DeShun Patterson's life is one that a number of basketball players dream about. Patterson, who played for Jim Russell and the Central Lakes College men's basketball
team from 2014 - 2016, is finishing up his rookie season as a member of the Harlem
Nicknamed "Springs" on the Globetrotters roster, Patterson played in Minneapolis earlier this season where Russell saw him play.
"Deshun was a very outgoing personality who had respect toward people and that
attracts people to him," Russell said. "He also works great with kids with his
athletic ability, but he would listen and spend time with them.
"He has all the ability to be a very good player. He just needed a chance to grow. He
did that here and at Tabor College. He has great character with a lot of heart for the
game and toward people."
Patterson shot 49 percent from the field and 42 percent from 3-point range in his
sophomore season and recorded 67 assists while turning the ball over just 27 times. The Raiders made the state tournament in each of his seasons finishing 26-2 overall in
Northern Division play.
"There are plenty of things that I can take away from playing for coach Russell at CLC,
but the things I use in my life today and career is most importantly to continue to have
great character, be a leader, learn from others and work hard," Patterson said. "I
couldn't thank him enough. He was a coach that I could talk to about anything at any
given time. He helped me turn my life around and was there for me when I was going
through things in life and didn't know what to do. He was a great coach, mentor and
he's been family to me. CLC was like my home."
Patterson looked to play more basketball after CLC and landed at Tabor College in Kansas.
"I found out they were recruiting me after our season was over," Patterson said. "I felt it took forever deciding where I wanted to go after CLC. A teammate and I ended up going on a couple visits in Kansas and Tabor was one of them. On the visit, I was able to go through some drills and scrimmage a little bit then and the coach and I sat and talked which was great. A few weeks later I decided that Tabor was the best fit for me."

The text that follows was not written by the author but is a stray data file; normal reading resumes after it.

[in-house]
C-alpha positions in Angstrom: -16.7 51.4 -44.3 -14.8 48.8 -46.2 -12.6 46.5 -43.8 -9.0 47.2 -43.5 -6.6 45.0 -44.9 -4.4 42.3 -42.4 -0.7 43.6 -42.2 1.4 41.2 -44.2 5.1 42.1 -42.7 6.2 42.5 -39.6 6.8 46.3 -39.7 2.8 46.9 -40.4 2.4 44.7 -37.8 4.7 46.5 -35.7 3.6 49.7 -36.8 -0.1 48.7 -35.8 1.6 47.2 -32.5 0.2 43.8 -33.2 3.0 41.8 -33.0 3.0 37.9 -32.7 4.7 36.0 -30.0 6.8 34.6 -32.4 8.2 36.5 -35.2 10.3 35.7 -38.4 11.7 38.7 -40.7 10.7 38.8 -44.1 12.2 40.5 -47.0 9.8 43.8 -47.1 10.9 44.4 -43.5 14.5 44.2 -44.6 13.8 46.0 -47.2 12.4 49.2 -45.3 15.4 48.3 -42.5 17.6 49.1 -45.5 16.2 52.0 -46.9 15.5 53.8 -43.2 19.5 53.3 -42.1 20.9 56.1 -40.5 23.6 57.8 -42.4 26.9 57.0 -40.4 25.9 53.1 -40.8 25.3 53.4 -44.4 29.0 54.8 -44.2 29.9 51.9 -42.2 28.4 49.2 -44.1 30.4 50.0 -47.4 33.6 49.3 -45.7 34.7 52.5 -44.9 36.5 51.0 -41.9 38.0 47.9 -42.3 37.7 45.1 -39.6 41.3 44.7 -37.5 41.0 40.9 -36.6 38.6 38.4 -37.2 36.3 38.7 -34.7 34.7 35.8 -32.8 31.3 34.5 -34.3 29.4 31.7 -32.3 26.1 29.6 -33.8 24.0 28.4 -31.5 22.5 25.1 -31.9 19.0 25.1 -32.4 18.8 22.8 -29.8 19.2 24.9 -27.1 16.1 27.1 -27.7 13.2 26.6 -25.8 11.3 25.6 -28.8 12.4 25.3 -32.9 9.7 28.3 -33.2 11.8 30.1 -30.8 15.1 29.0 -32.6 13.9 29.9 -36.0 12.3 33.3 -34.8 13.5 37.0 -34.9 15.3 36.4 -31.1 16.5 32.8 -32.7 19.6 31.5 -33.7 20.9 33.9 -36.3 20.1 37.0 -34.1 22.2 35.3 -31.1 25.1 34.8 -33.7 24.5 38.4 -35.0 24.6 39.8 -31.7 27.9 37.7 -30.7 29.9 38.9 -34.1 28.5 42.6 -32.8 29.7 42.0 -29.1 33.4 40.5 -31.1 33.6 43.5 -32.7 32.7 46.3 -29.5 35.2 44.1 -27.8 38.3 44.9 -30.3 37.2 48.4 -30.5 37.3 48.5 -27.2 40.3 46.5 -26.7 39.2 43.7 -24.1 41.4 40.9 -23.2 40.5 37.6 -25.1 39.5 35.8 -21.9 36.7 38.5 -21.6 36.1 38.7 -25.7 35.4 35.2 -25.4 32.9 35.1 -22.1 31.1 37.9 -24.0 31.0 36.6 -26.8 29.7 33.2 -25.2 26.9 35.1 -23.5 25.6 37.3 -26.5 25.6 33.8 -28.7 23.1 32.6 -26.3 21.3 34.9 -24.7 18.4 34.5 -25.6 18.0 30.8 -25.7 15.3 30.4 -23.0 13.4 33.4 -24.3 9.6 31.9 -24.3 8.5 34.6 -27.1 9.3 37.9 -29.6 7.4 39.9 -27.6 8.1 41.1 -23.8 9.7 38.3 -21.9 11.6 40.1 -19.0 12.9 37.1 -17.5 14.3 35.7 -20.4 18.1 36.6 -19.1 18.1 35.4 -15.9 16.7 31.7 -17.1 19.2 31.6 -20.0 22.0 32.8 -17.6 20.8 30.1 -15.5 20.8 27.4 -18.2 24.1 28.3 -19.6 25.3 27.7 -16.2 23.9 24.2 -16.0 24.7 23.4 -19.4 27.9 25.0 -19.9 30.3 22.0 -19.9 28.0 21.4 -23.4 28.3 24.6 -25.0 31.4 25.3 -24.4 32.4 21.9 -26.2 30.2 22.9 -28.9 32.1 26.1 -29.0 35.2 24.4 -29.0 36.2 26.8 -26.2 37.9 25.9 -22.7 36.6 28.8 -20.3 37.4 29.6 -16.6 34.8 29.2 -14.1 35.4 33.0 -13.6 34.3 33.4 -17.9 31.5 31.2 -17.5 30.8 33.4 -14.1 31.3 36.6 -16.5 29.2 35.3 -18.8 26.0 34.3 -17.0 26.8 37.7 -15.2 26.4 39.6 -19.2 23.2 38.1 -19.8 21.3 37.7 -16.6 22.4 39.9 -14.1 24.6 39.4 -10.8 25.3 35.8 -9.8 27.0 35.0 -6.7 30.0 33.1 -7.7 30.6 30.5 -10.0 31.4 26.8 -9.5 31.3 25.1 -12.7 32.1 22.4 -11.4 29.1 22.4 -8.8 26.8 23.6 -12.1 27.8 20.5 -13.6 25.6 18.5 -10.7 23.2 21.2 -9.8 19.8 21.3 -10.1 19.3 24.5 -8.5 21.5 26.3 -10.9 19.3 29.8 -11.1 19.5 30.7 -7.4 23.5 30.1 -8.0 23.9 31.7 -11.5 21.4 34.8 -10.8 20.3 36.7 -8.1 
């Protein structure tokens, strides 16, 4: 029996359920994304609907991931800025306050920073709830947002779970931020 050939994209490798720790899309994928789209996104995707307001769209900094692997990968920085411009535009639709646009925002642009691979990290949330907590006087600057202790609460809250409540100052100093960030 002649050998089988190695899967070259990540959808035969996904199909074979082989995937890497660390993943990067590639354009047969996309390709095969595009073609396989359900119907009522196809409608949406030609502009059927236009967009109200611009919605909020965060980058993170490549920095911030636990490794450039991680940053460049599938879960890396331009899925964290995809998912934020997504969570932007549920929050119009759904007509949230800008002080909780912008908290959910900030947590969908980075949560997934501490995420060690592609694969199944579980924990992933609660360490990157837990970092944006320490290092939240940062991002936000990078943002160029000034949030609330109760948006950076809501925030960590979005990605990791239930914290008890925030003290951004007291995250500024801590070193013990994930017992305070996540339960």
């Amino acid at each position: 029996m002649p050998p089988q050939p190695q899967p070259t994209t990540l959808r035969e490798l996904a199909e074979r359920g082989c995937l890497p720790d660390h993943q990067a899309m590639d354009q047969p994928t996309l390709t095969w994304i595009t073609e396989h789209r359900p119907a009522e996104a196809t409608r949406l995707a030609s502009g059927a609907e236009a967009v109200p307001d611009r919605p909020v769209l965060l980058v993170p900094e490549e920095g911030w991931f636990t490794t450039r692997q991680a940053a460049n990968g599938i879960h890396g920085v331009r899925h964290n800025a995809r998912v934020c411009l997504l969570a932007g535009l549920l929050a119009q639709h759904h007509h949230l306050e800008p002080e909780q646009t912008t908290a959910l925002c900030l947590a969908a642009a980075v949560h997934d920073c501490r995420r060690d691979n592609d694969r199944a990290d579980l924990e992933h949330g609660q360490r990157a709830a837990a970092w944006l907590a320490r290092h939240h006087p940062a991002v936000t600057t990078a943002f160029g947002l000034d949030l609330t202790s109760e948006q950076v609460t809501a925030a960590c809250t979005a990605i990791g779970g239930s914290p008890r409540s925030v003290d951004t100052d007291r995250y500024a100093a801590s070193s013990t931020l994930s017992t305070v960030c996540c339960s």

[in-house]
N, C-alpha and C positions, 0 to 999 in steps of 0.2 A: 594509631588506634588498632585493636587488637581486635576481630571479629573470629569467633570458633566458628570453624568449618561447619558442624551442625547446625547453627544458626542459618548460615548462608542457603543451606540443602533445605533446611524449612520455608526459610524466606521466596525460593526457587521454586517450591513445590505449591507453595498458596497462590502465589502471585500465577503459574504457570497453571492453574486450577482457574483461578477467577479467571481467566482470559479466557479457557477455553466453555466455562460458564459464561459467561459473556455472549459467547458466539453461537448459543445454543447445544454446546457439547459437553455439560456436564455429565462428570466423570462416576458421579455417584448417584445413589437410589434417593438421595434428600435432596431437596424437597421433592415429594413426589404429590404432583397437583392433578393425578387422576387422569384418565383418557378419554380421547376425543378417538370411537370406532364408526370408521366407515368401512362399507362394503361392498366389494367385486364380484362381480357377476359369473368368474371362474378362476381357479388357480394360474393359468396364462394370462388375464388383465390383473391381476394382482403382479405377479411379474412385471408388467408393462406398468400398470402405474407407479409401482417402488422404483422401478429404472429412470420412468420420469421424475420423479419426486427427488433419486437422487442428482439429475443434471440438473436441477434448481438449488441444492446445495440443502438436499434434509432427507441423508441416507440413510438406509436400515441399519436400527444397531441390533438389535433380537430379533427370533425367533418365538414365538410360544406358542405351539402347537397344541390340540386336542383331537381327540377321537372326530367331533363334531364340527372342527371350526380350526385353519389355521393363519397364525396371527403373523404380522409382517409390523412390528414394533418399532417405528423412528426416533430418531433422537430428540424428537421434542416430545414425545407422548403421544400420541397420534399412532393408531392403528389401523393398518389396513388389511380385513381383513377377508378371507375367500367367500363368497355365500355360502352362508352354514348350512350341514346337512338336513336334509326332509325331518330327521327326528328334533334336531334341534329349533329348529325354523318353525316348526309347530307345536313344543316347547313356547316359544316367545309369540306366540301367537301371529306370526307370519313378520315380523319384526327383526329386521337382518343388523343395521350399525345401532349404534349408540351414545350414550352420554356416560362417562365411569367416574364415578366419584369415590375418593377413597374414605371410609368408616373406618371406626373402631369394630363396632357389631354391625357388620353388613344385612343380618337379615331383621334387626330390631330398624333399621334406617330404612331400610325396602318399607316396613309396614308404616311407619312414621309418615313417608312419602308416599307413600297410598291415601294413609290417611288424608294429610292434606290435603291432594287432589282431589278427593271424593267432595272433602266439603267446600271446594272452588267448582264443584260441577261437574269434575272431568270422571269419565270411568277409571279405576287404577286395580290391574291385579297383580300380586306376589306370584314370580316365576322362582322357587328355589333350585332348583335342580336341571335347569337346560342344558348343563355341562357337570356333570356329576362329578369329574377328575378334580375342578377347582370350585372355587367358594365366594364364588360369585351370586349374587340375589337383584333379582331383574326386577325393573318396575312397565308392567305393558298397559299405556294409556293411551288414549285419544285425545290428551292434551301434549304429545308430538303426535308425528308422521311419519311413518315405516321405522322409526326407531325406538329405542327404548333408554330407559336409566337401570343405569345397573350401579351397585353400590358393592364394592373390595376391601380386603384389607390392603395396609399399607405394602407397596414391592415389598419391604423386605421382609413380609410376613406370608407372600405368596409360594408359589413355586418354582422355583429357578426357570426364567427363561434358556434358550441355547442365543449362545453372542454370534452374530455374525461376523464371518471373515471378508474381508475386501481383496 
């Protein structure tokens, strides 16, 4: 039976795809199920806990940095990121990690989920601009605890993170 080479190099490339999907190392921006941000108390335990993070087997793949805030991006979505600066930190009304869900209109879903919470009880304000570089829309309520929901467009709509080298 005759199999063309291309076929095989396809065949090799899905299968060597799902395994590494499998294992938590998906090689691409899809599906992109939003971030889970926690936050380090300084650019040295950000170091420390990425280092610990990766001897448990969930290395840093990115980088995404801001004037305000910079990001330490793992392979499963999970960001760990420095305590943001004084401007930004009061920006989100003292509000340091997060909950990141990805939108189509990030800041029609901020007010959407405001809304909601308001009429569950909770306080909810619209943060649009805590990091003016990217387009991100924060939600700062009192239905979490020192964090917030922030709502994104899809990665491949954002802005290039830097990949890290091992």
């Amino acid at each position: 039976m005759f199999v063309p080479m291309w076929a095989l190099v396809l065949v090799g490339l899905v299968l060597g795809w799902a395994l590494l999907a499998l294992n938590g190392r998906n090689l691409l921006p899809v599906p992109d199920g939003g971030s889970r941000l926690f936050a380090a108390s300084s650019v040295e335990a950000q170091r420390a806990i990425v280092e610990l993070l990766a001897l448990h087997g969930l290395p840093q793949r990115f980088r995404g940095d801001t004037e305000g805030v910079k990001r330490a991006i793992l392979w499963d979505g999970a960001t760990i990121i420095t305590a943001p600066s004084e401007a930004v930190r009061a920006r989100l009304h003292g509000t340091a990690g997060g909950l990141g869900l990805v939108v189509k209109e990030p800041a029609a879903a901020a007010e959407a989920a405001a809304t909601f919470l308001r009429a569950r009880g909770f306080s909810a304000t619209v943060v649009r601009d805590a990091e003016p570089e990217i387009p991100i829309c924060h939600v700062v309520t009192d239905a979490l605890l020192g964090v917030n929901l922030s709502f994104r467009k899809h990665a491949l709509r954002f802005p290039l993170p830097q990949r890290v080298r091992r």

Patterson performed some spectacular dunks in game action while at CLC and that
translated to his game at Tabor where he developed his game more. At the end of the two years it resulted in an invitation to the NCAA dunk contest, held on Final Four weekend.
"The ESPN NCAA dunk contest was something I'll never forget," Patterson said. "It was an experience of a lifetime. If I could do it all over again I would. The atmosphere there was unexplainable.. A friend of mine named Chuck, who I met when I was still at CLC, who owns team Flight Brothers helped me get into the dunk contest. I couldn't thank him enough for helping me get in there. He's a dunk wizard. But during the contest I wasn't thinking it was going to bring more opportunities. I was just trying to soak the experience in and enjoy it to the fullest. Hands down one of the greatest experiences of my life."
With his college career at an end, Patterson was surprised with the career opportunity
that was presented to him. The Harlem Globetrotters started looking at him during his
time at Tabor. Like a lot of other kids who grow up loving basketball, Patterson
marveled at what the Globetrotters could do.
"Yeah, I can't quite remember how old I was when I went to a game, but I remember just
being excited about going to a basketball game," he said. "As a kid I thought the dunks and ball handling were amazing to see and how fast paced it was.
"The process started with them calling my coach at Tabor and they asked me to give
them a call back and of course I did. I was shocked at first. I didn't believe it. But I ended up talking to them and they flew me out for a workout and they liked what they saw and the rest took care of itself. It has been a great season and experience for me. I love it."
Patterson said there is a lot of work and preparation to get the skills and plays to look smooth during a game.
"I'm not sure if it would surprise people but the practicing and preparation every day is a lot but this is what we do and it's amazing," he said. "I would say it's somewhat natural when playing basketball. I love the kids and fans and putting smiles on their faces is a great feeling. My teammates that have been there longer than me have definitely helped me in their own ways and they just tell me to be myself."
Patterson his road to Harlem was benefited by a stop in Brainerd.
"For sure the dunks stood out a lot and yeah my two years there we were very successful," He said. "My role was a captain of the team and leader, someone who brought energy and maturity and did my best to make sure we were all on the same page as a team. I thank coach Russell for giving me that responsibility and believing in
me to do so.
"There are many memories that I could point out, but the one memory I cherish the most is how we all became an actual family. Coach Russell always preached that we have to look out for each other on and off the court and that's what we did. We always helped pick each other up and had fun throughout our journey."